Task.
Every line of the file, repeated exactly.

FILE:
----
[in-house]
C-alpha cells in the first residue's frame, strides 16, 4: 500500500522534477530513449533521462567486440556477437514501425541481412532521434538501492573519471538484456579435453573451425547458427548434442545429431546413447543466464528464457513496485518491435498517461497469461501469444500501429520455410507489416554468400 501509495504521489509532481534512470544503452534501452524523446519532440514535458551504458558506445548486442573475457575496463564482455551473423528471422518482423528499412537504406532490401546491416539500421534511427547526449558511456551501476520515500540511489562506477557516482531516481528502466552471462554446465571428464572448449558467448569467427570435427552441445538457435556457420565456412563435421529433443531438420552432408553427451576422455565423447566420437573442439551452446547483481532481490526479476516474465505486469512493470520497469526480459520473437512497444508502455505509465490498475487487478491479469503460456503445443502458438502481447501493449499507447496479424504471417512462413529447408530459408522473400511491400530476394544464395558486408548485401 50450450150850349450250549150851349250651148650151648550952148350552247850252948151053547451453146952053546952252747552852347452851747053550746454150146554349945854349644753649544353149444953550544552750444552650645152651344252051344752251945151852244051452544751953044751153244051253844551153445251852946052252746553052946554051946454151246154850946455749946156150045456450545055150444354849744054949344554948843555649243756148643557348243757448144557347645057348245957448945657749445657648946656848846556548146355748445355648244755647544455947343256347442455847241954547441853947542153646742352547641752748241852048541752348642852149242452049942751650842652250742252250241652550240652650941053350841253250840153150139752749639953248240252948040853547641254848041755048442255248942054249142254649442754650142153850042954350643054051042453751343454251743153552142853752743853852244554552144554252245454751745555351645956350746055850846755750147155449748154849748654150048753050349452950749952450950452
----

[in-house]
C-alpha cells in the first residue's frame, strides 16, 4: 500500500522534477530513449533521462567486440556477437514501425541481412532521434538501492573519471538484456579435453573451425547458427548434442545429431546413447543466464528464457513496485518491435498517461497469461501469444500501429520455410507489416554468400 501509495504521489509532481534512470544503452534501452524523446519532440514535458551504458558506445548486442573475457575496463564482455551473423528471422518482423528499412537504406532490401546491416539500421534511427547526449558511456551501476520515500540511489562506477557516482531516481528502466552471462554446465571428464572448449558467448569467427570435427552441445538457435556457420565456412563435421529433443531438420552432408553427451576422455565423447566420437573442439551452446547483481532481490526479476516474465505486469512493470520497469526480459520473437512497444508502455505509465490498475487487478491479469503460456503445443502458438502481447501493449499507447496479424504471417512462413529447408530459408522473400511491400530476394544464395558486408548485401 50450450150850349450250549150851349250651148650151648550952148350552247850252948151053547451453146952053546952252747552852347452851747053550746454150146554349945854349644753649544353149444953550544552750444552650645152651344252051344752251945151852244051452544751953044751153244051253844551153445251852946052252746553052946554051946454151246154850946455749946156150045456450545055150444354849744054949344554948843555649243756148643557348243757448144557347645057348245957448945657749445657648946656848846556548146355748445355648244755647544455947343256347442455847241954547441853947542153646742352547641752748241852048541752348642852149242452049942751650842652250742252250241652550240652650941053350841253250840153150139752749639953248240252948040853547641254848041755048442255248942054249142254649442754650142153850042954350643054051042453751343454251743153552142853752743853852244554552144554252245454751745555351645956350746055850846755750147155449748154849748654150048753050349452950749952450950452